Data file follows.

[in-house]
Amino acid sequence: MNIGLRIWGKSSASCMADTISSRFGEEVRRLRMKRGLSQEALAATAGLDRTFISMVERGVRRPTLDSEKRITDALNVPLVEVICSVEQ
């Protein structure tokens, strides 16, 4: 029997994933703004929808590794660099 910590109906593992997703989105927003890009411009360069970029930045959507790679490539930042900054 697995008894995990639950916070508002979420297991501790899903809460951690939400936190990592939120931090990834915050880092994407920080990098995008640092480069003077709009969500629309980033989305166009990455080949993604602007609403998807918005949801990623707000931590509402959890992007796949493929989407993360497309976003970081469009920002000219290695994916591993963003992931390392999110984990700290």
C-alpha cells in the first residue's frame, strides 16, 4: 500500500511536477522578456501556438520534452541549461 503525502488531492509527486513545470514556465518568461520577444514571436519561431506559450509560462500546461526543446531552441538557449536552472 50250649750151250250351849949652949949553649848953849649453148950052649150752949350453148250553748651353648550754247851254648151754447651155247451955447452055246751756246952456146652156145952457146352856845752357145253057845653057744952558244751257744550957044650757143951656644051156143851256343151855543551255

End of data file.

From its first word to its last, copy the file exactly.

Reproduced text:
[in-house]
Amino acid sequence: MNIGLRIWGKSSASCMADTISSRFGEEVRRLRMKRGLSQEALAATAGLDRTFISMVERGVRRPTLDSEKRITDALNVPLVEVICSVEQ
């Protein structure tokens, strides 16, 4: 029997994933703004929808590794660099 910590109906593992997703989105927003890009411009360069970029930045959507790679490539930042900054 697995008894995990639950916070508002979420297991501790899903809460951690939400936190990592939120931090990834915050880092994407920080990098995008640092480069003077709009969500629309980033989305166009990455080949993604602007609403998807918005949801990623707000931590509402959890992007796949493929989407993360497309976003970081469009920002000219290695994916591993963003992931390392999110984990700290």
C-alpha cells in the first residue's frame, strides 16, 4: 500500500511536477522578456501556438520534452541549461 503525502488531492509527486513545470514556465518568461520577444514571436519561431506559450509560462500546461526543446531552441538557449536552472 50250649750151250250351849949652949949553649848953849649453148950052649150752949350453148250553748651353648550754247851254648151754447651155247451955447452055246751756246952456146652156145952457146352856845752357145253057845653057744952558244751257744550957044650757143951656644051156143851256343151855543551255